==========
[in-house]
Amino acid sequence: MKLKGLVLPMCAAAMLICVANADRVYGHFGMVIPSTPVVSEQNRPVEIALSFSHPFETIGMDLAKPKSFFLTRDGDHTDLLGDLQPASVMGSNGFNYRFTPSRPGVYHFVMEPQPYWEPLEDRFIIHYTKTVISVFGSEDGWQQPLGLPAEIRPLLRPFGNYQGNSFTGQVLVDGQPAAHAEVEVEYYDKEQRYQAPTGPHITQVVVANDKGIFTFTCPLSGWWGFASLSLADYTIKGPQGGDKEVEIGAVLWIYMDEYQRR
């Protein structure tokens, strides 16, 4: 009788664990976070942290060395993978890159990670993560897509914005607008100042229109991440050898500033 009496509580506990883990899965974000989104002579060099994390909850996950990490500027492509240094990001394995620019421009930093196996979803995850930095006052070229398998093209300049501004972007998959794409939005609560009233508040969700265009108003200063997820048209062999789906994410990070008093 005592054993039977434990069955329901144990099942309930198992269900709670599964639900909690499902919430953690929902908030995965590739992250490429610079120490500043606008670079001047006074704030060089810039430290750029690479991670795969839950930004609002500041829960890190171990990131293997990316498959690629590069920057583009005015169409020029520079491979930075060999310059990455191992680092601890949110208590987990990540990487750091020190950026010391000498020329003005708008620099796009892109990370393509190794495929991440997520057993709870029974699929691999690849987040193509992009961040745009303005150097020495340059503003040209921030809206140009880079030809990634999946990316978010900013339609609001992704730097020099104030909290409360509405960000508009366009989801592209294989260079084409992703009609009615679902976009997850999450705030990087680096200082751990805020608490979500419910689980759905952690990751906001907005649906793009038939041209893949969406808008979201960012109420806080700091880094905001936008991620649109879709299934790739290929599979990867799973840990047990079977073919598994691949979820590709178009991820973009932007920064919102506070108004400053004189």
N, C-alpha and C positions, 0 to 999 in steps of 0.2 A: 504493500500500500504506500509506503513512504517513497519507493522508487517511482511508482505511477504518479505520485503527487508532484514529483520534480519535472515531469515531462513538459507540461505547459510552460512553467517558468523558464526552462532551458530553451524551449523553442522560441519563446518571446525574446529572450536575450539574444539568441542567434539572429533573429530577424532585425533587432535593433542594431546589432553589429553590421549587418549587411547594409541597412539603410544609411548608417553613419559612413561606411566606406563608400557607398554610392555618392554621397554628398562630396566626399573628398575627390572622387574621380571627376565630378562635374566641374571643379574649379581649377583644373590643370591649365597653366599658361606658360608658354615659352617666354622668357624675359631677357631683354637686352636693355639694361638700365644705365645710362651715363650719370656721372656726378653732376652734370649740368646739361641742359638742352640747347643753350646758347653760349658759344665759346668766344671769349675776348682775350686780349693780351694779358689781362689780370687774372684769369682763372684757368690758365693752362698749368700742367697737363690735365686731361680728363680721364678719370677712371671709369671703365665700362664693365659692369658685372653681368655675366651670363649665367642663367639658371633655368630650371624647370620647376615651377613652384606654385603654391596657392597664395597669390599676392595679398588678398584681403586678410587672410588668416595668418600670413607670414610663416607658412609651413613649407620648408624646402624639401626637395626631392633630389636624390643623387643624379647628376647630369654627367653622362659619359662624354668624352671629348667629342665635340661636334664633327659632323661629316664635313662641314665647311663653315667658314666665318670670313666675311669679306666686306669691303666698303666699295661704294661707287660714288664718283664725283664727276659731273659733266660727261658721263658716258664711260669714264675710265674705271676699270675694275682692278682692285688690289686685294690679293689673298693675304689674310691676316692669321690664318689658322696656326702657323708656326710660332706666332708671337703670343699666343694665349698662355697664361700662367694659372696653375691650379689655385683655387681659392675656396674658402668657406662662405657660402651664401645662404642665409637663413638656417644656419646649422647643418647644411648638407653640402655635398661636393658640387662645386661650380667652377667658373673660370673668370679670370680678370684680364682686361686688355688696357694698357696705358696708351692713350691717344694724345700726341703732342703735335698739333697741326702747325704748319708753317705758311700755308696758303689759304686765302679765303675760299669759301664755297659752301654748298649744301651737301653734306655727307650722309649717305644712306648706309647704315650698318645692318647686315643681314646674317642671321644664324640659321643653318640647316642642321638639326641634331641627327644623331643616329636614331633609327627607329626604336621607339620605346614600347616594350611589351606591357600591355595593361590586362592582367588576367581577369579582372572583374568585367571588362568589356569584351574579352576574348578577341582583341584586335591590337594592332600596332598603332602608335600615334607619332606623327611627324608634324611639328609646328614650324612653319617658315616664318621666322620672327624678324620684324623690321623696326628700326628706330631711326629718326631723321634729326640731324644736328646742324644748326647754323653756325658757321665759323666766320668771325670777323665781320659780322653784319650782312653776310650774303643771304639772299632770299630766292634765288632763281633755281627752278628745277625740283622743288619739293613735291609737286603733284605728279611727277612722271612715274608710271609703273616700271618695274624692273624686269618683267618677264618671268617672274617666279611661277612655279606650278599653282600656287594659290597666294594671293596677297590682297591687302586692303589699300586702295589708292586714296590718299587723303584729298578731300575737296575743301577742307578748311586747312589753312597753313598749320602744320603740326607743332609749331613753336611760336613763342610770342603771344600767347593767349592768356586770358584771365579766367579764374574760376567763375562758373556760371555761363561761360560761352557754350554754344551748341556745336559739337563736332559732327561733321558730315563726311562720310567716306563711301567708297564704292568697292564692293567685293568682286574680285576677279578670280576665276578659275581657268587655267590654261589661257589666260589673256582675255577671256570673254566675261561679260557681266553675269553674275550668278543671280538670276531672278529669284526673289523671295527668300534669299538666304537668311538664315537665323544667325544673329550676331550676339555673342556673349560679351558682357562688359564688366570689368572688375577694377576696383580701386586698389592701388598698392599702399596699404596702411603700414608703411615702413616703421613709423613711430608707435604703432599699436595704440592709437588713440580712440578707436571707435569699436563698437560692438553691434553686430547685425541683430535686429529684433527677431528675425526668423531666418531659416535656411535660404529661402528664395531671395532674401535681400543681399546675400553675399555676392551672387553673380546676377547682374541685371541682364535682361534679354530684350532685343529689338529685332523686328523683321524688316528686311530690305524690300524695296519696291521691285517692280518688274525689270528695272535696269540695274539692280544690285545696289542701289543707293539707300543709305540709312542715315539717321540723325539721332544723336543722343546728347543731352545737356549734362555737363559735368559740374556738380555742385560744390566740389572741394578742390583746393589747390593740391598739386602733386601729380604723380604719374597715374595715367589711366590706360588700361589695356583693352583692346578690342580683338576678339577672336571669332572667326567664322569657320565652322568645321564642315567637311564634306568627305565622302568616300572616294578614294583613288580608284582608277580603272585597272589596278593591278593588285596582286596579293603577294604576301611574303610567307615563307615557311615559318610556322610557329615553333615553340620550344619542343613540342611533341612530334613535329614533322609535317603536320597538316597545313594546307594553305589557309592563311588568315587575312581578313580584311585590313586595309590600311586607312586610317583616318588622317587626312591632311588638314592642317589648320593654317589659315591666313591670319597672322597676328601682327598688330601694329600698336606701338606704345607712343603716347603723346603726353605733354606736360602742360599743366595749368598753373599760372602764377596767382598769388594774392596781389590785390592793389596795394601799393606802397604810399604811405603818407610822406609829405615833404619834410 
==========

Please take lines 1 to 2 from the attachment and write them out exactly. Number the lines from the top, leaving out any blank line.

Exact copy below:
[in-house]
Amino acid sequence: MKLKGLVLPMCAAAMLICVANADRVYGHFGMVIPSTPVVSEQNRPVEIALSFSHPFETIGMDLAKPKSFFLTRDGDHTDLLGDLQPASVMGSNGFNYRFTPSRPGVYHFVMEPQPYWEPLEDRFIIHYTKTVISVFGSEDGWQQPLGLPAEIRPLLRPFGNYQGNSFTGQVLVDGQPAAHAEVEVEYYDKEQRYQAPTGPHITQVVVANDKGIFTFTCPLSGWWGFASLSLADYTIKGPQGGDKEVEIGAVLWIYMDEYQRR